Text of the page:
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Natural resistance to infection with intracellular pathogens: the Nramp1 protein is recruited to the membrane of the phagosome.

Gruenheid S, Pinner E, Desjardins M, Gros P - J. Exp. Med. (1997)

Bottom Line: In colocalization studies with a specific anti-Nramp1 antiserum and a panel of control antibodies directed against known cellular structures, Nramp1 was found not to be expressed at the plasma membrane but rather localized to the late endocytic compartments (late endosome/lysosome) of resting macrophages in a Lamp1 (lysosomal-associated membrane protein 1)-positive compartment.After phagocytosis, Nramp1 is acquired by the phagosomal membrane with time kinetics similar to Lamp1, but clearly distinct from those of the early endosomal marker Rab5.The targeting of Nramp1 from endocytic vesicles to the phagosomal membrane supports the hypothesis that Nramp1 controls the replication of intracellular parasites by altering the intravacuolar environment of the microbe-containing phagosome.

View Article: PubMed Central - PubMed

Affiliation: Department of Biochemistry, McGill University, Montreal, Quebec, Canada.

ABSTRACT
The Nramp1 (natural-resistance-associated macrophage protein 1) locus (Bcg, Ity, Lsh) controls the innate resistance or susceptibility of mice to infection with a group of unrelated intracellular parasites which includes Salmonella, Leishmania, and Mycobacterium. Nramp1 is expressed exclusively in professional phagocytes and encodes an integral membrane protein that shares structural characteristics with ion channels and transporters. Its function and mechanism of action remain unknown. The intracellular localization of the Nramp1 protein was analyzed in control 129/sv and mutant Nramp1-/- macrophages by immunofluorescence and confocal microscopy and by biochemical fractionation. In colocalization studies with a specific anti-Nramp1 antiserum and a panel of control antibodies directed against known cellular structures, Nramp1 was found not to be expressed at the plasma membrane but rather localized to the late endocytic compartments (late endosome/lysosome) of resting macrophages in a Lamp1 (lysosomal-associated membrane protein 1)-positive compartment. Double immunofluorescence studies and direct purification of latex bead-containing phagosomes demonstrated that upon phagocytosis, Nramp1 is recruited to the membrane of the phagosome and remains associated with this structure during its maturation to phagolysosome. After phagocytosis, Nramp1 is acquired by the phagosomal membrane with time kinetics similar to Lamp1, but clearly distinct from those of the early endosomal marker Rab5. The targeting of Nramp1 from endocytic vesicles to the phagosomal membrane supports the hypothesis that Nramp1 controls the replication of intracellular parasites by altering the intravacuolar environment of the microbe-containing phagosome.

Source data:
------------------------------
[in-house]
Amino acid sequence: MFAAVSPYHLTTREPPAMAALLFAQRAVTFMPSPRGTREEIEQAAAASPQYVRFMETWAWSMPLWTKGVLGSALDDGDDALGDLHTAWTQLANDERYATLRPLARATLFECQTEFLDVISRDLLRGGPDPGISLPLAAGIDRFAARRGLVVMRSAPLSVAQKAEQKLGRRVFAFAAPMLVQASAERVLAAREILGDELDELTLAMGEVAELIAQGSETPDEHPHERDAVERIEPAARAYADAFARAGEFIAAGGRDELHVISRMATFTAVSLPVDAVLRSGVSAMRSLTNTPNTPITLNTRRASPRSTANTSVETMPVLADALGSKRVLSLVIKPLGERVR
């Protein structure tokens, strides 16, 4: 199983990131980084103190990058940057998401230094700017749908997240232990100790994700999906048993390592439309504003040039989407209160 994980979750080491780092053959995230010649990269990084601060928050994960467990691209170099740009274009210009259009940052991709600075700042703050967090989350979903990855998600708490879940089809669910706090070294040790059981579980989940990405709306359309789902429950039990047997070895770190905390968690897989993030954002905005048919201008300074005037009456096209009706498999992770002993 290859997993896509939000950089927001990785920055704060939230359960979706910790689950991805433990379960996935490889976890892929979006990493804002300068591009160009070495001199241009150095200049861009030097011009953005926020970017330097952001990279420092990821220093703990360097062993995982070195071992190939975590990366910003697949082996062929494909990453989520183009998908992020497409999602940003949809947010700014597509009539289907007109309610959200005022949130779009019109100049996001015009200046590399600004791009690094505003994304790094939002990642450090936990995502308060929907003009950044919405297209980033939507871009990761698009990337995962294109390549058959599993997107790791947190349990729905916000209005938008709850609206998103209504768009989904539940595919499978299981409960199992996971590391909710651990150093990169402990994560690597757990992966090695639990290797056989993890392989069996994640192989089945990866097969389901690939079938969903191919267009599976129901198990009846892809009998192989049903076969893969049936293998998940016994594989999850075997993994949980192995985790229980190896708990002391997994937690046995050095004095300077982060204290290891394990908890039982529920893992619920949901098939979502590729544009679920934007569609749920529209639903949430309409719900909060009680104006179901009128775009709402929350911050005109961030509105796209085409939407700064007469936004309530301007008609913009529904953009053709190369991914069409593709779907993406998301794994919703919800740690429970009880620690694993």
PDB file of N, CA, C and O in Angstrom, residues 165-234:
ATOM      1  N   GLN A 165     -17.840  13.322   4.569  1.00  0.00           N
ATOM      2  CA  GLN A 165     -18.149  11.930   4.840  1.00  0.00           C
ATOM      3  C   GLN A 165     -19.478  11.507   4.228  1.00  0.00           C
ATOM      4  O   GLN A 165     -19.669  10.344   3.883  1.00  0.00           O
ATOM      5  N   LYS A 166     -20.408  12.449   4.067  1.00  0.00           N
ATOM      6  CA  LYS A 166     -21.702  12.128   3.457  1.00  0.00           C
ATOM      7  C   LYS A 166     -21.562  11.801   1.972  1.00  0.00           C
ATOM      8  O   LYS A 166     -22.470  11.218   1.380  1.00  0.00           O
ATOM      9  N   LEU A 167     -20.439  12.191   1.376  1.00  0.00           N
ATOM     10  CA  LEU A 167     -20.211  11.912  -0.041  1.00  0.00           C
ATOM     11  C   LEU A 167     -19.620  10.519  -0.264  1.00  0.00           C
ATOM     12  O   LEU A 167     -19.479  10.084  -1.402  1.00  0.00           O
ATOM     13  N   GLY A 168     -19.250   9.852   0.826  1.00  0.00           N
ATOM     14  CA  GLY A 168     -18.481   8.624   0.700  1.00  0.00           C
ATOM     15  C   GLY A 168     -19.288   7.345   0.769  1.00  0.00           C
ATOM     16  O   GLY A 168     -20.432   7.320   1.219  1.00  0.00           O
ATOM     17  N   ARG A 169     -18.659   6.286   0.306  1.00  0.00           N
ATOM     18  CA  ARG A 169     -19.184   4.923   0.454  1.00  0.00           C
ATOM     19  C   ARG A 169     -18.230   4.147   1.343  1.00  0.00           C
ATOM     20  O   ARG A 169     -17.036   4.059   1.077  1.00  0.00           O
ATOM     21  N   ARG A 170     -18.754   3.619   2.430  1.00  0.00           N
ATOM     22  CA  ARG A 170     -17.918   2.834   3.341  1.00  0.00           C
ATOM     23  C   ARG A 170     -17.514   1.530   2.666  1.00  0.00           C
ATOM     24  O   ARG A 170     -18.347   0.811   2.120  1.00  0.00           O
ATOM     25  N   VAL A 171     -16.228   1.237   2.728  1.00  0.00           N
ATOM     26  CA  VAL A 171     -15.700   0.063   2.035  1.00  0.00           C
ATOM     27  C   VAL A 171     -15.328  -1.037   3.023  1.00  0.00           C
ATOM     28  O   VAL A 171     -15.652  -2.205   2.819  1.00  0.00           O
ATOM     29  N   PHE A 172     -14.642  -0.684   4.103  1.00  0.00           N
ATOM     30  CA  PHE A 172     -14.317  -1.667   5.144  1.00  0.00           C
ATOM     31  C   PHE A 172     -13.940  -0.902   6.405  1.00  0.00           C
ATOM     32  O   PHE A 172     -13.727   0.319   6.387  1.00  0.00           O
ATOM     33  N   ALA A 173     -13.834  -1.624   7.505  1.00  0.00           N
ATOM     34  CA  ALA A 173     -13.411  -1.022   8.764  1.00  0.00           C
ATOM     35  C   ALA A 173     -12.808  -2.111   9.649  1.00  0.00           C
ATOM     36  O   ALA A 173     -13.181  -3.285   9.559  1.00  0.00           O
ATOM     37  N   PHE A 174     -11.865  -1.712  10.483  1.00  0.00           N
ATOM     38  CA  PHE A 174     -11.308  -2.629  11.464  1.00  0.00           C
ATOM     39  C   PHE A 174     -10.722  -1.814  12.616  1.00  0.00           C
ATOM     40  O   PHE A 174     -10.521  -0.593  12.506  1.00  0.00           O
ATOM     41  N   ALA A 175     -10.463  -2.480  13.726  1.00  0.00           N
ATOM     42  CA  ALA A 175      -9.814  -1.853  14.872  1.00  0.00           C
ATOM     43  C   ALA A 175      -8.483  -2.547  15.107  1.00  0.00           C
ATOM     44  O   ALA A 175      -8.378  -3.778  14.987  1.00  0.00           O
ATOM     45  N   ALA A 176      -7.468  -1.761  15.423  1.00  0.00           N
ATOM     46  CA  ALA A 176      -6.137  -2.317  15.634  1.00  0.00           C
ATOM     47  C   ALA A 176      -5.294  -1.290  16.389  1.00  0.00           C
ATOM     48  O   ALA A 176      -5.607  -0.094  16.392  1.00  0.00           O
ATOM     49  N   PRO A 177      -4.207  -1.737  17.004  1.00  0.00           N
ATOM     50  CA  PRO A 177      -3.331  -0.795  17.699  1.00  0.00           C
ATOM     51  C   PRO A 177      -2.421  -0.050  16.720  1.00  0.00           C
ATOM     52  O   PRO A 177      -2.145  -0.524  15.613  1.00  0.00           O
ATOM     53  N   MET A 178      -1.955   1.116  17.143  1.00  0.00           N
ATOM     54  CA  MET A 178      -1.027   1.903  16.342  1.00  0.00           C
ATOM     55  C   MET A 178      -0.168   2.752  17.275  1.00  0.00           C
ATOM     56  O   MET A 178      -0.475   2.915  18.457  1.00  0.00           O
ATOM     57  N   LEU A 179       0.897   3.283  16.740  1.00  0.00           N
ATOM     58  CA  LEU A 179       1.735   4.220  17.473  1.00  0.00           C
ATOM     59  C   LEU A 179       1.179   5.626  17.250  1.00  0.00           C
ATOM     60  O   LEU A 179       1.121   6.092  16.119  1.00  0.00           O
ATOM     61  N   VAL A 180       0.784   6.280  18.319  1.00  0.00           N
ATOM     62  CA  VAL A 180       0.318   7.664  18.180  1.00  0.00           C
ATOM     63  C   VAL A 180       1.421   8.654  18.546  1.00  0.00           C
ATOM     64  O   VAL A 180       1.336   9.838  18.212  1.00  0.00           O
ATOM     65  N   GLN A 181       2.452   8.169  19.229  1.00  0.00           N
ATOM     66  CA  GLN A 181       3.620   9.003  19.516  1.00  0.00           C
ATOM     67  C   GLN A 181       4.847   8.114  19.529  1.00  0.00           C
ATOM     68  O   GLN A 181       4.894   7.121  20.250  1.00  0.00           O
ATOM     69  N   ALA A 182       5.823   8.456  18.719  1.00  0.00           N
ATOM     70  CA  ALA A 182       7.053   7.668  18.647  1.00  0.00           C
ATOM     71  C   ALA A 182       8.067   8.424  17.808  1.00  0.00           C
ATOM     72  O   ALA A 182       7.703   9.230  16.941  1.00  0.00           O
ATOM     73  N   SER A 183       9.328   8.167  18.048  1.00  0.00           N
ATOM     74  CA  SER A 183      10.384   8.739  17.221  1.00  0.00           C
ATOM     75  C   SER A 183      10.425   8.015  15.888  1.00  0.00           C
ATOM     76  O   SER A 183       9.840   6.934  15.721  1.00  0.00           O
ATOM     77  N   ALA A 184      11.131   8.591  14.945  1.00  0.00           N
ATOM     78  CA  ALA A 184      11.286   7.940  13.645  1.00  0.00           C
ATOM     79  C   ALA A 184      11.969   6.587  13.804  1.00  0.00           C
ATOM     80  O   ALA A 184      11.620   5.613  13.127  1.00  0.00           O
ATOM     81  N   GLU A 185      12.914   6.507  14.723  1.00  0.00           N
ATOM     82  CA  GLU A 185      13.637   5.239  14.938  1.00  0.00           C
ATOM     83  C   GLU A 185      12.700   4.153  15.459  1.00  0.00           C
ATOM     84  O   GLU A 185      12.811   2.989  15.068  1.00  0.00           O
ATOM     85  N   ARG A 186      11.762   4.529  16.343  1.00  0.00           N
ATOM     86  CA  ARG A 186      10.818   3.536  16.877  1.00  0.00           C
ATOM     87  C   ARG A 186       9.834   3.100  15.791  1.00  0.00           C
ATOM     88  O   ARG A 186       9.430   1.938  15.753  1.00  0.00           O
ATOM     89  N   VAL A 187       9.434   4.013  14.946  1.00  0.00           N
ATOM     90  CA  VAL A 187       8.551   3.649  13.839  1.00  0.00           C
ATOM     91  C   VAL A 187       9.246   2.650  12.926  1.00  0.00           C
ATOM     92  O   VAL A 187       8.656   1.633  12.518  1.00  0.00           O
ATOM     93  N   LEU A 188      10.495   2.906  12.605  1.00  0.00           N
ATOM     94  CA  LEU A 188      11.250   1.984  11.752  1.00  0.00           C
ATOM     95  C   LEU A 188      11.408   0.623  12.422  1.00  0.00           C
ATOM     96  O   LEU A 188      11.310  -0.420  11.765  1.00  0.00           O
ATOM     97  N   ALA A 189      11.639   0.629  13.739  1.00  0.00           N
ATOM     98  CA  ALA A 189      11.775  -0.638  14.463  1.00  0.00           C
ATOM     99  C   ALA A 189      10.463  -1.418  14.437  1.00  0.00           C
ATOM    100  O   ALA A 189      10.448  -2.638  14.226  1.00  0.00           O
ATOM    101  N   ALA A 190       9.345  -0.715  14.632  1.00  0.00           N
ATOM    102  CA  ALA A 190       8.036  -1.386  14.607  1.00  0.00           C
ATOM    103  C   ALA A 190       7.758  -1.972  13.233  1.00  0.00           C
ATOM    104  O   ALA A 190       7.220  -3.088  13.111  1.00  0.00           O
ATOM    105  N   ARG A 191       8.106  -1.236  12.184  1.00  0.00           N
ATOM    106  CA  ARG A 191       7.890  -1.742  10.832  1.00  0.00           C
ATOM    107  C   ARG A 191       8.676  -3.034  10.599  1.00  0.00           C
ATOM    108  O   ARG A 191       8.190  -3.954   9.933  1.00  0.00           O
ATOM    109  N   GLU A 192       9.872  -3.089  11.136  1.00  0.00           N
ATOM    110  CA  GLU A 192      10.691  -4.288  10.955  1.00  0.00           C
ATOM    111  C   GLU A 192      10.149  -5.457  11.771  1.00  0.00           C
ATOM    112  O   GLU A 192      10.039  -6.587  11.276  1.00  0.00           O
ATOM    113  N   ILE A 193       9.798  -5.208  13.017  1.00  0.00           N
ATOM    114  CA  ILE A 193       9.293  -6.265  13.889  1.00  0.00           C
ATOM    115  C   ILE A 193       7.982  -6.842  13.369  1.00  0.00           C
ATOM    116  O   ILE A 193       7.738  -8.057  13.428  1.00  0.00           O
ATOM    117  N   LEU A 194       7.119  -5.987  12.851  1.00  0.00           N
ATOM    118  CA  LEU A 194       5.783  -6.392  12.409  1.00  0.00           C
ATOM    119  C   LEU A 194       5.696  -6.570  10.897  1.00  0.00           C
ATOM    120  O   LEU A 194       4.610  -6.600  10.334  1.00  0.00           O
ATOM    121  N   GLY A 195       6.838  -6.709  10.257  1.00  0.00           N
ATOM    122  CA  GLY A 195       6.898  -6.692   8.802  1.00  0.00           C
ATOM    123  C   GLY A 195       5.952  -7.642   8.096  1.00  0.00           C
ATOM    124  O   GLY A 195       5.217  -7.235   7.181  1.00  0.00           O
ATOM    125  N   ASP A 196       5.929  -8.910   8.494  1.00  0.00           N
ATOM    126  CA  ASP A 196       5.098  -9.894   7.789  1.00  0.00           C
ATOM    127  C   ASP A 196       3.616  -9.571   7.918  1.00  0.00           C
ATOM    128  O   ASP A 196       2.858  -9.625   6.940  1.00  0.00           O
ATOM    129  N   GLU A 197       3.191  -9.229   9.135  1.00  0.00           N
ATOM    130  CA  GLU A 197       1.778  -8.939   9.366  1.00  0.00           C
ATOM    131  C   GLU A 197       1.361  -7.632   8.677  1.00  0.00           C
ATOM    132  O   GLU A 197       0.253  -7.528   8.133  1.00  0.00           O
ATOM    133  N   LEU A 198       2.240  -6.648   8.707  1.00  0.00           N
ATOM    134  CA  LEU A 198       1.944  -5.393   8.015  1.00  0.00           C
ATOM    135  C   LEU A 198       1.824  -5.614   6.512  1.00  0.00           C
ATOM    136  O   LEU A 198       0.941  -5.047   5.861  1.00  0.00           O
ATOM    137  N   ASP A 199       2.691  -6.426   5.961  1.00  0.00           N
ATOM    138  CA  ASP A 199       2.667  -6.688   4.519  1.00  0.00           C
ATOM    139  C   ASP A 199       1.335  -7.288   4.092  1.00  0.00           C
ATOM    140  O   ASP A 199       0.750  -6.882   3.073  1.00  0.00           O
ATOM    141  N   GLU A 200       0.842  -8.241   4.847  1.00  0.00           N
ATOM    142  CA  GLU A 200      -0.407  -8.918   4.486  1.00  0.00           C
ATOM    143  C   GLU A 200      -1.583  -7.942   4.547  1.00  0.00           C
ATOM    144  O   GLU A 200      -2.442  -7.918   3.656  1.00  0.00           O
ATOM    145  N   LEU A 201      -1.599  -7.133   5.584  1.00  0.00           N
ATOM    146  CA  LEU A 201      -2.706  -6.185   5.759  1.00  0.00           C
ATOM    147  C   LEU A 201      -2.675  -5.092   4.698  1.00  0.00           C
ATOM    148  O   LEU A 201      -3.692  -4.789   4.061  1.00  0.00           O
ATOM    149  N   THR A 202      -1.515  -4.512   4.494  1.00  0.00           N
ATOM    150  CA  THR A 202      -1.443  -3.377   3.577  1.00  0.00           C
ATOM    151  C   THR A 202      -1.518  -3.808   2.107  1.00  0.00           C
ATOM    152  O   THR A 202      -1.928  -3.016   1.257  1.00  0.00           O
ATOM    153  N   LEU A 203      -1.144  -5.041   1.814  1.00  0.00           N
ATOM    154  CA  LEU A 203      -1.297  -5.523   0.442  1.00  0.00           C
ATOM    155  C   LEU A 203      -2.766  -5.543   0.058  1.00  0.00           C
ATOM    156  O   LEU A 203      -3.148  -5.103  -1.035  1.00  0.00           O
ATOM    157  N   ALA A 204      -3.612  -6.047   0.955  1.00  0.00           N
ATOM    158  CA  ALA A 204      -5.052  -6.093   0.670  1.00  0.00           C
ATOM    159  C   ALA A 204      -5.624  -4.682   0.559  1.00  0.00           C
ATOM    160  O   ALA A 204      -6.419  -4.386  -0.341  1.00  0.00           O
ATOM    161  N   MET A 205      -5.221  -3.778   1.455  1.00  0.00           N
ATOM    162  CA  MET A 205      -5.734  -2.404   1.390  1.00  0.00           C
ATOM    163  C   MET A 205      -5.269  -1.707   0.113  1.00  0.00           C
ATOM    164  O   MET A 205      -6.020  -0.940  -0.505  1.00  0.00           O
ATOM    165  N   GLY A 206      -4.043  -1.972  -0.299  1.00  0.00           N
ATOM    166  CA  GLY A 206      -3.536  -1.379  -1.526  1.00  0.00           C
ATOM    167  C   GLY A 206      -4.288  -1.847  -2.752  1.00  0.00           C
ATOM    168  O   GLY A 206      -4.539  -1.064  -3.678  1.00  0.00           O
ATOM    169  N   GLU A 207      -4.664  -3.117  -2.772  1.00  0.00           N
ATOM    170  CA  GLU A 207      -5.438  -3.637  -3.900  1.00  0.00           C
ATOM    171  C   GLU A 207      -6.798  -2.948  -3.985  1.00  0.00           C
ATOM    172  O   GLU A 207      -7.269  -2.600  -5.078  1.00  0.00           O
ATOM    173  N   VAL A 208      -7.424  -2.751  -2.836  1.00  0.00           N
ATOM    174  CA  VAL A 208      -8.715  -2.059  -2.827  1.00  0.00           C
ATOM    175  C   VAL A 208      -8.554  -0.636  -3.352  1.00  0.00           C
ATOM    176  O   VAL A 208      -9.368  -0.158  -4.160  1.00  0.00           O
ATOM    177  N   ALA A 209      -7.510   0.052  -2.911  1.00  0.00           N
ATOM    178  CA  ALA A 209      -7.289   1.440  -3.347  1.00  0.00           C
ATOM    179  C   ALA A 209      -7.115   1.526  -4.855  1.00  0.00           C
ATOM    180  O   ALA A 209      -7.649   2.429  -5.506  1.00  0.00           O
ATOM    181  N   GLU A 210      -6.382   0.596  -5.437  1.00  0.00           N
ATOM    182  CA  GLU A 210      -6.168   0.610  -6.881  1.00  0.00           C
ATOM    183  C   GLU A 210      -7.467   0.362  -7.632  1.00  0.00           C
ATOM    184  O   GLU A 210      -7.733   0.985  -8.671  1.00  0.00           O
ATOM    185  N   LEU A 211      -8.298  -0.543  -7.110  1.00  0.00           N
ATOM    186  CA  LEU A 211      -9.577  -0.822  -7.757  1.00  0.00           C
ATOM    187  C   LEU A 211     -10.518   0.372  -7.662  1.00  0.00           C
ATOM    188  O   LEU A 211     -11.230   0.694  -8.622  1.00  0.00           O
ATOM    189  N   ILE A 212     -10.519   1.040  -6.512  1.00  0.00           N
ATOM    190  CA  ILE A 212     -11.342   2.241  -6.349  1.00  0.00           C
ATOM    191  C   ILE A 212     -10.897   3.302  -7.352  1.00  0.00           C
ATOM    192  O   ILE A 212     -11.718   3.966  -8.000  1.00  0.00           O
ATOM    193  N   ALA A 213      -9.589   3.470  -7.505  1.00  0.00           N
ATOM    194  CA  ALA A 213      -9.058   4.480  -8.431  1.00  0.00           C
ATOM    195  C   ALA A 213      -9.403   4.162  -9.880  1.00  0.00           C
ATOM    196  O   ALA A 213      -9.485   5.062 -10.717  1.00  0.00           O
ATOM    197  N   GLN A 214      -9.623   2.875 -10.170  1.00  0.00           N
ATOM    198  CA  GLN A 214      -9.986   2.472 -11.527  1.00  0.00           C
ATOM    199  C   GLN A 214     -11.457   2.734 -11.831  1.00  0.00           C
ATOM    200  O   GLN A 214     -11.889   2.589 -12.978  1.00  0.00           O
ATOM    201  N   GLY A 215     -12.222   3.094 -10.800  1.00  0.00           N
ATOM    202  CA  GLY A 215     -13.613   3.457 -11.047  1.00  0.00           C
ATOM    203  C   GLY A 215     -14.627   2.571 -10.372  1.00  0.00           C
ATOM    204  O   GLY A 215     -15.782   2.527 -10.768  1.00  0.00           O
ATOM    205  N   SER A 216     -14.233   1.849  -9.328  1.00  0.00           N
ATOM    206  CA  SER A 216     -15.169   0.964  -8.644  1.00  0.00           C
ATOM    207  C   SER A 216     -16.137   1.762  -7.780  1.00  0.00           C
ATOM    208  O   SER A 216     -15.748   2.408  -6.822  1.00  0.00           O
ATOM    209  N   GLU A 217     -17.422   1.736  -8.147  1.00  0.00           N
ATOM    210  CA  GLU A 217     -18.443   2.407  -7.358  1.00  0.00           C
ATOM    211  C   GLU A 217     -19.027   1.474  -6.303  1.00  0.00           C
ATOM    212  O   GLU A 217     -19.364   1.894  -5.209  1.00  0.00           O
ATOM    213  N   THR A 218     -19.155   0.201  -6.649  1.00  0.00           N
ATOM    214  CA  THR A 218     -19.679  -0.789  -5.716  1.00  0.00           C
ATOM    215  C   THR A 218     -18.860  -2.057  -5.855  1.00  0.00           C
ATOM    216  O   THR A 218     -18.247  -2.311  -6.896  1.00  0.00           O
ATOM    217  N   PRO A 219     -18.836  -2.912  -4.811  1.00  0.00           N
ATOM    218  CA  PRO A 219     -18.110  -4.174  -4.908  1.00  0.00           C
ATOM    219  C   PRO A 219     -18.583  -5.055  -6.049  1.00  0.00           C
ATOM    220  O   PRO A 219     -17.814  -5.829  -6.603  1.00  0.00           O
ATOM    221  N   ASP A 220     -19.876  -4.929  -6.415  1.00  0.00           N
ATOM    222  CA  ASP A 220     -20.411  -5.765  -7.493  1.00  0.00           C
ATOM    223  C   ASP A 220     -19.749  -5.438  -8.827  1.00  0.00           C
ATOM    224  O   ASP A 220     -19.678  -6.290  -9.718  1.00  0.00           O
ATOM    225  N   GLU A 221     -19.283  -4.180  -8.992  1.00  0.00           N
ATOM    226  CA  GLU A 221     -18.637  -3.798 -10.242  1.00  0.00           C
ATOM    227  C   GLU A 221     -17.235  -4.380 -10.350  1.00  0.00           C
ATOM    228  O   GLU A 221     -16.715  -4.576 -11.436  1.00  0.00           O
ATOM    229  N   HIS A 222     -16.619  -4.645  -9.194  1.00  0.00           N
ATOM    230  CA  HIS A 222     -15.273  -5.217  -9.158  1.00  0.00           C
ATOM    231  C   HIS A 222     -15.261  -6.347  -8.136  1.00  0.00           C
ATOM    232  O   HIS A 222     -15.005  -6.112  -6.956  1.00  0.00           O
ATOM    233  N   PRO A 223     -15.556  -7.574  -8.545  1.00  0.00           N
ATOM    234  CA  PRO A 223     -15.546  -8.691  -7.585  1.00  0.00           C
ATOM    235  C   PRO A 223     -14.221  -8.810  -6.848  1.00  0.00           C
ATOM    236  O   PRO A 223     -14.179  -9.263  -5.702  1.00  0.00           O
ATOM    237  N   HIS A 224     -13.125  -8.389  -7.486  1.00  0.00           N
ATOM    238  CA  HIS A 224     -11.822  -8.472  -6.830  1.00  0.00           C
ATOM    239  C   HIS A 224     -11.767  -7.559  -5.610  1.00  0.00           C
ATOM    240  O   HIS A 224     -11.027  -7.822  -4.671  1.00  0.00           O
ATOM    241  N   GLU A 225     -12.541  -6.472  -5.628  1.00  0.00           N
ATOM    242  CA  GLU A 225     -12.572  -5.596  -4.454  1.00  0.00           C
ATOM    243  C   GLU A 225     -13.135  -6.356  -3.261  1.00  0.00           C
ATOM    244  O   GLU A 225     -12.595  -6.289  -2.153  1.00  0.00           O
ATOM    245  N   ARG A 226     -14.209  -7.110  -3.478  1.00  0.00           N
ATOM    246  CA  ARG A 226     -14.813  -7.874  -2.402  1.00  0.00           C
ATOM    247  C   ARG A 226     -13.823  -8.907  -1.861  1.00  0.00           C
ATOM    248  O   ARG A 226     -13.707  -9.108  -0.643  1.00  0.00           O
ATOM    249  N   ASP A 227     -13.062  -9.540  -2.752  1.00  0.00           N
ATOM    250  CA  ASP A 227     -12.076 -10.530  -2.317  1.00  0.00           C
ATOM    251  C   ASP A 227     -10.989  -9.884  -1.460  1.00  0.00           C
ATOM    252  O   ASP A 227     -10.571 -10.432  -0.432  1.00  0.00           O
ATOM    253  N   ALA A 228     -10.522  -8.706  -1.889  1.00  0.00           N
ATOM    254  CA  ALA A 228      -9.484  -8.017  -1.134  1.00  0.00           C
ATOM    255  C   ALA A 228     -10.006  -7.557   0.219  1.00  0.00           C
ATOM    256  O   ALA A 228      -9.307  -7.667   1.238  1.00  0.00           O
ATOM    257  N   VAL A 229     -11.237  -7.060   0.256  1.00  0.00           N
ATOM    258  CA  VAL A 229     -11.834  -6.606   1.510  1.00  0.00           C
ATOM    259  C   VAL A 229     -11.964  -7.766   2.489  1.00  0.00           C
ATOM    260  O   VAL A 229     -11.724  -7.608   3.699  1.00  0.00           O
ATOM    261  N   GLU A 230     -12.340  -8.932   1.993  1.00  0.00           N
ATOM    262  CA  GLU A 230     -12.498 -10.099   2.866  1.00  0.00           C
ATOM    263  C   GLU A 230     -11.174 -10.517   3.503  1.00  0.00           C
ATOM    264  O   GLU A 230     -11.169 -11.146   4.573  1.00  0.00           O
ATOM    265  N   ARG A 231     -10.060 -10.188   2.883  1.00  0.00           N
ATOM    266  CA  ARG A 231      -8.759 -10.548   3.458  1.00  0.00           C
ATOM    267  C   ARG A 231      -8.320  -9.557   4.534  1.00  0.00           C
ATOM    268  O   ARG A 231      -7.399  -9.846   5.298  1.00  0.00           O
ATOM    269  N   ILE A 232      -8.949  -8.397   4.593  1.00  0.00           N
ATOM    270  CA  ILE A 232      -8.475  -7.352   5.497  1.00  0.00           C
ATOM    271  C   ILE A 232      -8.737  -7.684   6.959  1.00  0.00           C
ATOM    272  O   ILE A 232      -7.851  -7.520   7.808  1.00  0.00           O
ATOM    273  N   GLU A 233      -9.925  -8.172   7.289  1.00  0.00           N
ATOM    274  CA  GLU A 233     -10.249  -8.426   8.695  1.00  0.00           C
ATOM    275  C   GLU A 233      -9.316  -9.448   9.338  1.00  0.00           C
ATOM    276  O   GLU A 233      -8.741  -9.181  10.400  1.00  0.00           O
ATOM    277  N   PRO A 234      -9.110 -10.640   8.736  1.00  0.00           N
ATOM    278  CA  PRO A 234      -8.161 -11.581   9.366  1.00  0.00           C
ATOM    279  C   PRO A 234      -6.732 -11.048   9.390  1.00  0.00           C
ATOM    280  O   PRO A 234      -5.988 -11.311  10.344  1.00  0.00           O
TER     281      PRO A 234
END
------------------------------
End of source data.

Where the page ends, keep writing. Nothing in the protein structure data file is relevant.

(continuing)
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Nramp1 association with LB-containing phagosomes. Normal 129/sv (A and B) and mutant 129/sv Nramp1−/− (C and D) macrophages  were harvested, cultured for 48 h, and fed a meal of LBs for 1 h at 37°C. The cells were washed free of unphagocytosed beads, and further incubated for  1 h to allow phagosome maturation. The cells were then fixed and subjected to indirect immunofluorescence with the anti-Nramp1 antiserum (see legend  to Fig. 1). Phase contrast (A and C) and immunofluorescence micrographs (B and D) of the same fields of cells are shown. The position of an uninternalized LB is indicated by the arrow in A.